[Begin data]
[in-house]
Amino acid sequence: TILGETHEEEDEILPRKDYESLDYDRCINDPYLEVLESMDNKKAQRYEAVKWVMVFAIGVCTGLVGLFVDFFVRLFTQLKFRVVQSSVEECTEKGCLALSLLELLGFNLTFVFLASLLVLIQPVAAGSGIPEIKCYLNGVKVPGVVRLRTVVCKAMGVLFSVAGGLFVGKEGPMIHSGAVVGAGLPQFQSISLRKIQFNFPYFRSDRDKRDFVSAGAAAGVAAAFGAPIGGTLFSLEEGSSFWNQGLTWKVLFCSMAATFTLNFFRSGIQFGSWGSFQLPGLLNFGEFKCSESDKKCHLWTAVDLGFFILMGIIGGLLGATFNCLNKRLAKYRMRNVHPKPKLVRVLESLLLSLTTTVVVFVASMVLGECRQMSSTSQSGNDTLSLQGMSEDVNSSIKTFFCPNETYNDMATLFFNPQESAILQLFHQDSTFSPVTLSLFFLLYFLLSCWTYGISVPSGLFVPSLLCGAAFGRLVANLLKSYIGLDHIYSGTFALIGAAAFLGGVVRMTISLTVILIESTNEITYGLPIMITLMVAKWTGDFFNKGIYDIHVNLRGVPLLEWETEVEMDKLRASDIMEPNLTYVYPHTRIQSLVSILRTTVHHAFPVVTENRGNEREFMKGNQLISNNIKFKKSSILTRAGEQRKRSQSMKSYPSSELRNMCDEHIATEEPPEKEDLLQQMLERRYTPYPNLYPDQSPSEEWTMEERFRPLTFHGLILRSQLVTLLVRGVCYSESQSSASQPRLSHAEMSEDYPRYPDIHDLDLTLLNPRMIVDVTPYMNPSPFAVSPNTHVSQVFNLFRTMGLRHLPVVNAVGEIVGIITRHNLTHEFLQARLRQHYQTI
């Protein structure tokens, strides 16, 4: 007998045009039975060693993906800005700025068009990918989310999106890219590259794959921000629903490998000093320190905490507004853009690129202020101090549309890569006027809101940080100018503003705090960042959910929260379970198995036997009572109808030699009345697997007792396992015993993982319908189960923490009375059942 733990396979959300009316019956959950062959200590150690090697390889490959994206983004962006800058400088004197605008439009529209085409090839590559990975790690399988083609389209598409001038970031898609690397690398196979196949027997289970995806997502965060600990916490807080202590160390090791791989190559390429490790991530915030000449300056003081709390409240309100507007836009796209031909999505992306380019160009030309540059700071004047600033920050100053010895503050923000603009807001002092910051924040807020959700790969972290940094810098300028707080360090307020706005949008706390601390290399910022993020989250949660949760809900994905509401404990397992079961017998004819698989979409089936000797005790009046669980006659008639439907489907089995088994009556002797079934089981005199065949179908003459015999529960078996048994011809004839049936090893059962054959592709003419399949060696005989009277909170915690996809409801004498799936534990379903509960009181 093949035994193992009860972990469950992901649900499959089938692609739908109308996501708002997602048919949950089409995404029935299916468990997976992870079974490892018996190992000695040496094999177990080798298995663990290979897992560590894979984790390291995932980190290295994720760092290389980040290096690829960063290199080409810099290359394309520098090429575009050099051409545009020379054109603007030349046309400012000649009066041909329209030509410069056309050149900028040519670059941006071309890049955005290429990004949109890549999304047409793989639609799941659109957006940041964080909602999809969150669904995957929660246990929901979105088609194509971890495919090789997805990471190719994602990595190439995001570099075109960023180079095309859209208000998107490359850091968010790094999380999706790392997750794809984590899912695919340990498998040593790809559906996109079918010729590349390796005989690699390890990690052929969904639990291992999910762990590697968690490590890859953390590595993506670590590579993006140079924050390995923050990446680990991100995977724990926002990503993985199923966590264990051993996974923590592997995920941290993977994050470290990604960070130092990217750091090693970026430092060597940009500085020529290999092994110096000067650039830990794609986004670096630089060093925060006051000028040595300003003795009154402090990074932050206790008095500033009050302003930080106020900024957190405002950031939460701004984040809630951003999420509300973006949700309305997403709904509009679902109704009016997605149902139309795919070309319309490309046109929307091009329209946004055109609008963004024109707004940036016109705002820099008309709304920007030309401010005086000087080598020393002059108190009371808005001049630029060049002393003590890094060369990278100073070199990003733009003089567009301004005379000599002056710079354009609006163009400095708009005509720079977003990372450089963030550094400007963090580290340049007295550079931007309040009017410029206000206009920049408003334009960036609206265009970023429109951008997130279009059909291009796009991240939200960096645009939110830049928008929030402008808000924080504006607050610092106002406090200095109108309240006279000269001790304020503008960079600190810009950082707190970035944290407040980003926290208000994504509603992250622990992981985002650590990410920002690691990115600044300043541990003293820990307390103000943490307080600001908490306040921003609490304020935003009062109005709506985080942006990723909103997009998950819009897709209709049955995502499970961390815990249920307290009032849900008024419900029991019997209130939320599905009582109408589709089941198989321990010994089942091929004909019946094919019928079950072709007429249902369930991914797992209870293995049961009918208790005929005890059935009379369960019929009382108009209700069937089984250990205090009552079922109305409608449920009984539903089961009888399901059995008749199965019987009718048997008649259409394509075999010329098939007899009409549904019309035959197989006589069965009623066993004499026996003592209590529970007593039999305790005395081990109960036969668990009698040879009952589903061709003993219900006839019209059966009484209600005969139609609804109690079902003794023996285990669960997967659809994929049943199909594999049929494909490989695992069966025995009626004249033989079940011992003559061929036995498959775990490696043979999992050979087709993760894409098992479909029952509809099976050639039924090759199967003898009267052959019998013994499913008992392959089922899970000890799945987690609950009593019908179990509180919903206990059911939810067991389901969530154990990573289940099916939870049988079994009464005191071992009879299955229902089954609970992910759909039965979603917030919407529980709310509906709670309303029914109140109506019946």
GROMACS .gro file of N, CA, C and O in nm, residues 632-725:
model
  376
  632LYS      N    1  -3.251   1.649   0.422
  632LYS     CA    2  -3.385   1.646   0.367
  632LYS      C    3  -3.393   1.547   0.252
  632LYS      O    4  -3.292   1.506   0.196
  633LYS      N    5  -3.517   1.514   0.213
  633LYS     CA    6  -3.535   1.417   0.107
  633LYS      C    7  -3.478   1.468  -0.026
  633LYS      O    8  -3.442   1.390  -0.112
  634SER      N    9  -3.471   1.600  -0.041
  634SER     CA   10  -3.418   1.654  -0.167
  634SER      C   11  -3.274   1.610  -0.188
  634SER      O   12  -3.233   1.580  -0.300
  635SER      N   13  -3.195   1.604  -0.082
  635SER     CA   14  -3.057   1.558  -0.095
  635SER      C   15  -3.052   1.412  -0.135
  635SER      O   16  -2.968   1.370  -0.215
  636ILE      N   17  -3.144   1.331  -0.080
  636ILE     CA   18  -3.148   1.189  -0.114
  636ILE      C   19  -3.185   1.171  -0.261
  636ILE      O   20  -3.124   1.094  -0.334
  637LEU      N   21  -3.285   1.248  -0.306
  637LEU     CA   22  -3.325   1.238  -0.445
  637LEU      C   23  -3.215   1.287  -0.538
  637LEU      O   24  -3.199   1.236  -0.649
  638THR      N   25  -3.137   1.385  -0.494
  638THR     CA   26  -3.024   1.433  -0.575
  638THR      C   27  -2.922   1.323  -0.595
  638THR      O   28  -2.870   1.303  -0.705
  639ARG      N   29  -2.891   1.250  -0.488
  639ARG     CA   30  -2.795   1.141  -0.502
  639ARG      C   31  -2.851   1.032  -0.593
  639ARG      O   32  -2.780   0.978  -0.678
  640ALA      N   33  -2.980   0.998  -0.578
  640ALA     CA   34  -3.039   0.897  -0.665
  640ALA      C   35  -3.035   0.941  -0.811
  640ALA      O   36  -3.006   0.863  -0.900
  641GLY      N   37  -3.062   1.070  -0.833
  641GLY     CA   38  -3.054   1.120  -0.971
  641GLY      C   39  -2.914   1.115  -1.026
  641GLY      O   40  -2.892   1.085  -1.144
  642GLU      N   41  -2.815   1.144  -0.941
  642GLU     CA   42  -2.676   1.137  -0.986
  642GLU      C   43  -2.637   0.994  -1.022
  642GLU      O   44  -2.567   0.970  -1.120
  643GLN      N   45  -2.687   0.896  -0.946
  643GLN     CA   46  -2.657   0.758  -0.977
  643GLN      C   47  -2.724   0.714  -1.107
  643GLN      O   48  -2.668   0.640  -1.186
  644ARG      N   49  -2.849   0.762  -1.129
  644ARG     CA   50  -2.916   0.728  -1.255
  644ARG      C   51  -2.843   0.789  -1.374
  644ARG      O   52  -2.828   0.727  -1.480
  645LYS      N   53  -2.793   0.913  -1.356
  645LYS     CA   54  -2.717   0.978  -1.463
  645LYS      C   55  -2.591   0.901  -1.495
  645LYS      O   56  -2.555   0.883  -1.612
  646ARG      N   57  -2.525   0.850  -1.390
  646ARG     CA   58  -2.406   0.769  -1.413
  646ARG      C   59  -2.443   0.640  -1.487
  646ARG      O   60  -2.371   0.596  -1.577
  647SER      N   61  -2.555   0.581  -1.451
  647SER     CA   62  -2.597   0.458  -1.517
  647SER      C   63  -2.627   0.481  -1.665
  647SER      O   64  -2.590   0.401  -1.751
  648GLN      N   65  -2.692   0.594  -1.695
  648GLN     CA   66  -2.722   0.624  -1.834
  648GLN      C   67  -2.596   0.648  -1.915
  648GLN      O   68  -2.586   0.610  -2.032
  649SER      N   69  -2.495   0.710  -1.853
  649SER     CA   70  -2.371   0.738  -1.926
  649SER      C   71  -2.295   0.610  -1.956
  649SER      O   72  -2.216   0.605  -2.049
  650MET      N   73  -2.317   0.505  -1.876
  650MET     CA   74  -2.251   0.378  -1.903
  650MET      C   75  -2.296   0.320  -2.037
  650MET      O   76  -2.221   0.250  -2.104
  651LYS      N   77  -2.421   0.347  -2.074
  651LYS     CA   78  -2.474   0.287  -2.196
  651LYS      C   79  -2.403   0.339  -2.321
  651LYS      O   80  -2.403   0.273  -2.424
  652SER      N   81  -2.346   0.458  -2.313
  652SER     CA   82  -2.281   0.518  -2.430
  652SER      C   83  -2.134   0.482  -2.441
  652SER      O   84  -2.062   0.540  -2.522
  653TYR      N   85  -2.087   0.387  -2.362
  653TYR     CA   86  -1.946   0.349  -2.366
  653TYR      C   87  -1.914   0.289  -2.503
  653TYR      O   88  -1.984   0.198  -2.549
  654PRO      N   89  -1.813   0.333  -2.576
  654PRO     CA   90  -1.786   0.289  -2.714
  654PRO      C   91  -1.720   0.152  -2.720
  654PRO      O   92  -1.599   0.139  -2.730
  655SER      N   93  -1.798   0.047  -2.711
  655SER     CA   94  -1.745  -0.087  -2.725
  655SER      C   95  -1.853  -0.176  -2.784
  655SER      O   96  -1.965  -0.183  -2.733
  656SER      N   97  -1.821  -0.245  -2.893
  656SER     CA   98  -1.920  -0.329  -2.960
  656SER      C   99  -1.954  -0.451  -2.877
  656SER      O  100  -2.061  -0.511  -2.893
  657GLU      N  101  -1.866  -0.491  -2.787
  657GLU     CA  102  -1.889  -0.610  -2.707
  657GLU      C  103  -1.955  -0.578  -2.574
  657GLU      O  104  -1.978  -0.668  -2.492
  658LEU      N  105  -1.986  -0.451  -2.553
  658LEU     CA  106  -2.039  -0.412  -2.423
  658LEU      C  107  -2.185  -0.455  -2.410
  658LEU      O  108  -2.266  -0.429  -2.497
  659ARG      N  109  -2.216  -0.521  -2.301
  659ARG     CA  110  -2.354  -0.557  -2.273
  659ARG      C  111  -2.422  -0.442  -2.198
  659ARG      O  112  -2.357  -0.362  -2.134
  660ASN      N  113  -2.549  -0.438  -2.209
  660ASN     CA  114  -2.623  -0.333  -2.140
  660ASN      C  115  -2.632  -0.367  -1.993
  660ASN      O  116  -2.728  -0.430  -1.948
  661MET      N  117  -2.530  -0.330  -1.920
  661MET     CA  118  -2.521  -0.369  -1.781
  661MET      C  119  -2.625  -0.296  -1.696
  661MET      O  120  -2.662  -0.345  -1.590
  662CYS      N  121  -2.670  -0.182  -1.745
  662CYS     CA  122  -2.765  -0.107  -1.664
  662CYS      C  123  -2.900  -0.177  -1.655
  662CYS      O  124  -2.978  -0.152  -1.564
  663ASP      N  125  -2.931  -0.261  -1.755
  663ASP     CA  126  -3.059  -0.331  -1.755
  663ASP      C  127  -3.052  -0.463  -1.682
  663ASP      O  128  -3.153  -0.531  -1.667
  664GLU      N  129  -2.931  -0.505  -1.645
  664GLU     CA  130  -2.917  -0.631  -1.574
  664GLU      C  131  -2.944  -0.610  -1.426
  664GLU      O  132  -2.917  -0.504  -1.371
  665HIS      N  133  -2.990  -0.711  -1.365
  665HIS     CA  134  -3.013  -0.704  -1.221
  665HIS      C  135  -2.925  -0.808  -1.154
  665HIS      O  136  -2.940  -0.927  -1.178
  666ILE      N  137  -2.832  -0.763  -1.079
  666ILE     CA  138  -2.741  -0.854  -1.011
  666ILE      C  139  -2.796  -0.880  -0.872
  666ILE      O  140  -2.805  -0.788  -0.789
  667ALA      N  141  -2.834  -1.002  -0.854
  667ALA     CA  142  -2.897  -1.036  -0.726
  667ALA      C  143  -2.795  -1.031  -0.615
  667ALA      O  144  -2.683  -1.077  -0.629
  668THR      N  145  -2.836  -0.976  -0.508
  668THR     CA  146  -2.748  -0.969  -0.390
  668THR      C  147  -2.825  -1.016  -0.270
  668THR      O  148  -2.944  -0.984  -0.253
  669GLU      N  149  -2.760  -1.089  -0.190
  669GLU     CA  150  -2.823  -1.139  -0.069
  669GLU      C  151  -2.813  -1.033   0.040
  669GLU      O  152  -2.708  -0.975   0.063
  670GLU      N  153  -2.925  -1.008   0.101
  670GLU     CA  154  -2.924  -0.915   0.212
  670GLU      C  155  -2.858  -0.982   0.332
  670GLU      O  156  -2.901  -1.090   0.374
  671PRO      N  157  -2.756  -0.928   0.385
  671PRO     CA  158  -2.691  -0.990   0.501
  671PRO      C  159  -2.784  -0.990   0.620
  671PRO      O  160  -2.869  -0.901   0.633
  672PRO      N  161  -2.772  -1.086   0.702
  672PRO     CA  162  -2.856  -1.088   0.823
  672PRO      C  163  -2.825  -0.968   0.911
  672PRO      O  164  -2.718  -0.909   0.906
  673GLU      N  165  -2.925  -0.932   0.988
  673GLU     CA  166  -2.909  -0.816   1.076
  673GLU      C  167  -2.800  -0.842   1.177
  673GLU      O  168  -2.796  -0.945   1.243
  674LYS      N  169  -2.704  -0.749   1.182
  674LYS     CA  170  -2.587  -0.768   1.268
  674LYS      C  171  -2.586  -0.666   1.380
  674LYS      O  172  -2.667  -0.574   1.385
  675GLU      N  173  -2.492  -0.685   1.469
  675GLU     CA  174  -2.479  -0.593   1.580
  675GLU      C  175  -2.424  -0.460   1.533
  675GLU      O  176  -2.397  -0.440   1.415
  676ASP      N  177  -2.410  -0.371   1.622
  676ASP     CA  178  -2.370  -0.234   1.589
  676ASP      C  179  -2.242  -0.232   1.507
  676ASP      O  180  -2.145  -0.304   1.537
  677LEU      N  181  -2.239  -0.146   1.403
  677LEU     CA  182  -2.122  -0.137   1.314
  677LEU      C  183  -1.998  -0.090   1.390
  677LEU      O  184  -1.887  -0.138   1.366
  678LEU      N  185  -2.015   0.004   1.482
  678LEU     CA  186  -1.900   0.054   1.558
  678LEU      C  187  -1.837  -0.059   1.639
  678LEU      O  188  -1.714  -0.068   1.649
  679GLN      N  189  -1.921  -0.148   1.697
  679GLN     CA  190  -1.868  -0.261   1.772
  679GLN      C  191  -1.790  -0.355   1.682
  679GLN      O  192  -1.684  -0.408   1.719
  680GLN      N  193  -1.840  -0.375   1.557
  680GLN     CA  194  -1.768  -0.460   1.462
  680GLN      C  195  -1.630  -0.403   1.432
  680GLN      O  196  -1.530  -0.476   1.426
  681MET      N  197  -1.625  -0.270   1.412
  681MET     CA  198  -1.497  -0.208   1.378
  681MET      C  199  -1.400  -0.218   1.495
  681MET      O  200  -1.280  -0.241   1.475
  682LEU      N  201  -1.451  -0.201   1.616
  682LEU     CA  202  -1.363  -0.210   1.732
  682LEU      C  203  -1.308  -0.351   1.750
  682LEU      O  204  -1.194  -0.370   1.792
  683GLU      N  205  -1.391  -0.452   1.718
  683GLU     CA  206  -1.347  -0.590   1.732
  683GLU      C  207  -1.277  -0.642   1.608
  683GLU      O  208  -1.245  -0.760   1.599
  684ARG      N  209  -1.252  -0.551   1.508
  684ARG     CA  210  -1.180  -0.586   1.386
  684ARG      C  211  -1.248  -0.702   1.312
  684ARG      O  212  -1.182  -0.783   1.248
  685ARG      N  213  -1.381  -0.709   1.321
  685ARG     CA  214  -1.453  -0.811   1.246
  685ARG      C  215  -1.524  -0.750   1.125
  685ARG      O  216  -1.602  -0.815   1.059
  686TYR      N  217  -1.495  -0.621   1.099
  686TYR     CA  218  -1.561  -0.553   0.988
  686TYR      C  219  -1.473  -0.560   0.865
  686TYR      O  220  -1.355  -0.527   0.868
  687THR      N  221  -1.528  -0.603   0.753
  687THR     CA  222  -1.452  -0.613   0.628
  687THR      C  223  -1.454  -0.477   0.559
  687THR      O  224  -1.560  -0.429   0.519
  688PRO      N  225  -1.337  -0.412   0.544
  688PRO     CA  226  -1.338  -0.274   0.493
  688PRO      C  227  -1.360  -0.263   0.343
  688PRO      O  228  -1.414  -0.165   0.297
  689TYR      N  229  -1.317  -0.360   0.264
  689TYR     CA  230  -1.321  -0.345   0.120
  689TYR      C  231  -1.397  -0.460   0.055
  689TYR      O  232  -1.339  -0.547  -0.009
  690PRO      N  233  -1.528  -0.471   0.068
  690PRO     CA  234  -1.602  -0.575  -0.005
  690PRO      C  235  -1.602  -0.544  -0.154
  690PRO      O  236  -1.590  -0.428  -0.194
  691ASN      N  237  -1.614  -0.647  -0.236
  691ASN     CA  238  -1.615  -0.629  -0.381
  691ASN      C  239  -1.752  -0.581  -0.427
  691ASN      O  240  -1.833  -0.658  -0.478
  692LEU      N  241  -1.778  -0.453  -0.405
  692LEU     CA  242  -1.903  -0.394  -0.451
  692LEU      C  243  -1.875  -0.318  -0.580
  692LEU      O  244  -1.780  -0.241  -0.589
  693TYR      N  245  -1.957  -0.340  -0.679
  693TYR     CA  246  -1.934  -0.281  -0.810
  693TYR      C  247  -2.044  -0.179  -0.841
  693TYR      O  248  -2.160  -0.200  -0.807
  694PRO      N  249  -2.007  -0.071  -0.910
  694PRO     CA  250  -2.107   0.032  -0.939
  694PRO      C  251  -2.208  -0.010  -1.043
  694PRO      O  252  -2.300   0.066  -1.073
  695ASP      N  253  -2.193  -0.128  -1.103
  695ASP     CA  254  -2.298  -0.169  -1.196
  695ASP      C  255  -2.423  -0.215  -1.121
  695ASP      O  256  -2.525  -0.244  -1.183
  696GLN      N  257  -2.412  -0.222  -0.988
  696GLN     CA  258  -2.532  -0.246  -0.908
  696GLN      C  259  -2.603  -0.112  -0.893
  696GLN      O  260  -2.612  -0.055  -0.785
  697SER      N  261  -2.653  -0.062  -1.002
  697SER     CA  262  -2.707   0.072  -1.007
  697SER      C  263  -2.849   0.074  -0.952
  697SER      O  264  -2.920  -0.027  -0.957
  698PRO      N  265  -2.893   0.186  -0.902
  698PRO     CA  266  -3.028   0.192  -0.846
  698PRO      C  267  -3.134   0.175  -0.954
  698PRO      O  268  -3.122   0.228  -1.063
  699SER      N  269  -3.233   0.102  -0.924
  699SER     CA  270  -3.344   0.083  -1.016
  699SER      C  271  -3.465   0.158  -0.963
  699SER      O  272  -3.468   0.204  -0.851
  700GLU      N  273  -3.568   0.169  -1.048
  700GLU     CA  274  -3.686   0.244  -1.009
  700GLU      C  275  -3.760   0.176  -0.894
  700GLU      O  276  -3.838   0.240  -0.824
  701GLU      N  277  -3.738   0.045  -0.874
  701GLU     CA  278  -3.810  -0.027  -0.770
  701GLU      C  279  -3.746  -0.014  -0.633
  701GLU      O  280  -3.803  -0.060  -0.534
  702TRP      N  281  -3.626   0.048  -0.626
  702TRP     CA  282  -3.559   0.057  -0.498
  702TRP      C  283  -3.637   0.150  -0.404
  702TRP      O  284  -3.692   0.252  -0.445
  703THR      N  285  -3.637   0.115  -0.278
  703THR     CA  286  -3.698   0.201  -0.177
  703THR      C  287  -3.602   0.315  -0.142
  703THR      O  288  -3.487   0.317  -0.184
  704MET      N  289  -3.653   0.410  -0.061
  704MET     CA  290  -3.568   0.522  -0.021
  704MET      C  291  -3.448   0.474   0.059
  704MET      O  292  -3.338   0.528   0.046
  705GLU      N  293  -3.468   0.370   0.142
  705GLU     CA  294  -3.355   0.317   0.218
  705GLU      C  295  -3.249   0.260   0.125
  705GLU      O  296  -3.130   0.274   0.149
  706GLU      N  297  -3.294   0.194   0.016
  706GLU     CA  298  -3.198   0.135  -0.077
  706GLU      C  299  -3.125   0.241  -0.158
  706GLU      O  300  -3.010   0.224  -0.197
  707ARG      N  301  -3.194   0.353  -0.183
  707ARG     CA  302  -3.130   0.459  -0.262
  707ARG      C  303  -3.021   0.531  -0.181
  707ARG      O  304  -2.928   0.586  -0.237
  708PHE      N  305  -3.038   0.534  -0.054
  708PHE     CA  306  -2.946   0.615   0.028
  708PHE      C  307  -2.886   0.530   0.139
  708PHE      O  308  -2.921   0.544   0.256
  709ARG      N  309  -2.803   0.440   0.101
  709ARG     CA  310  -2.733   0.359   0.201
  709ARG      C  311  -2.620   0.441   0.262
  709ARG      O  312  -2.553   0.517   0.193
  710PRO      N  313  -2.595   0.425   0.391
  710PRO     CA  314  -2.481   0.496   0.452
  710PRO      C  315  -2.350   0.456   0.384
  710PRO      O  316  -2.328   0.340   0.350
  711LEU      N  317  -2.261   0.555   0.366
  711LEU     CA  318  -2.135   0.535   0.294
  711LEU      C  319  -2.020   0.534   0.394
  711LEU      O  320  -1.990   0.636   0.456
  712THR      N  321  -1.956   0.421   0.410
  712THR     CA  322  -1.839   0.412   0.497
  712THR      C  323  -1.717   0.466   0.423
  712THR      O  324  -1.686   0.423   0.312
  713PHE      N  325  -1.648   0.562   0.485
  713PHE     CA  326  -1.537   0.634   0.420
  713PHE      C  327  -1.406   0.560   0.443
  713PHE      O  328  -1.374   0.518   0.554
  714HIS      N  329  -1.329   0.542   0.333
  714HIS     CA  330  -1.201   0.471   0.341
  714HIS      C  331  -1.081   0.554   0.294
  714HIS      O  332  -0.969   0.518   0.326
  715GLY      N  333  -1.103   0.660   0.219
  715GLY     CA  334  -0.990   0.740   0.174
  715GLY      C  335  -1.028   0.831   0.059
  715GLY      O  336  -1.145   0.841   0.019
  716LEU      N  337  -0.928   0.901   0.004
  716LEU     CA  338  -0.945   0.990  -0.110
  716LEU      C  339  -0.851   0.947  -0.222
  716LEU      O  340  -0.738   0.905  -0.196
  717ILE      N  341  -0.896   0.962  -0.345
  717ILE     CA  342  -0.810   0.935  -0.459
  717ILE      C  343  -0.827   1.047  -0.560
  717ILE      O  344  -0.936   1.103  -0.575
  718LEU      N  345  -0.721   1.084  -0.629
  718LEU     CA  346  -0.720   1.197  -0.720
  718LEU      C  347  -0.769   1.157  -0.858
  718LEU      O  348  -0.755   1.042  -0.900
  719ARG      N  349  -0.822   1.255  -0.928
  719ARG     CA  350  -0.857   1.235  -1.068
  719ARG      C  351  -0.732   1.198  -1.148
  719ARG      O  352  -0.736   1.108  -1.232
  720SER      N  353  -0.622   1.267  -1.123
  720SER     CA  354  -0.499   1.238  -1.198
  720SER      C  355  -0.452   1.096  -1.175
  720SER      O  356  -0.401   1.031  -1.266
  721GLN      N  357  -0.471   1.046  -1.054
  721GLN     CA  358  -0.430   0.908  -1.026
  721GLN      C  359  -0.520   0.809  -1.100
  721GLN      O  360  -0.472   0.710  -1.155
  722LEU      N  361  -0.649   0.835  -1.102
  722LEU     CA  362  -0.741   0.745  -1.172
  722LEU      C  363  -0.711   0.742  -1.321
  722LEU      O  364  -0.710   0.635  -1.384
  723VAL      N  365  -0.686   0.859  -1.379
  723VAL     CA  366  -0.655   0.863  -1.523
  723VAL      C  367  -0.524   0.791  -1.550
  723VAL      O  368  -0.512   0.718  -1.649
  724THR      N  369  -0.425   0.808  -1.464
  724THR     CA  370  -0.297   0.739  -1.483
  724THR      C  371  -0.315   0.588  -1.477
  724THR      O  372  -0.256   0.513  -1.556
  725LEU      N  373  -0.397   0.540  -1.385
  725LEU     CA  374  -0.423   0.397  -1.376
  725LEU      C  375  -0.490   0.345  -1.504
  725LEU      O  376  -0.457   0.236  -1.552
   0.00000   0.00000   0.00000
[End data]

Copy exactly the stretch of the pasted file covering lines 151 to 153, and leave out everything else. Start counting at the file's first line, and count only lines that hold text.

  668THR      N  145  -2.836  -0.976  -0.508
  668THR     CA  146  -2.748  -0.969  -0.390
  668THR      C  147  -2.825  -1.016  -0.270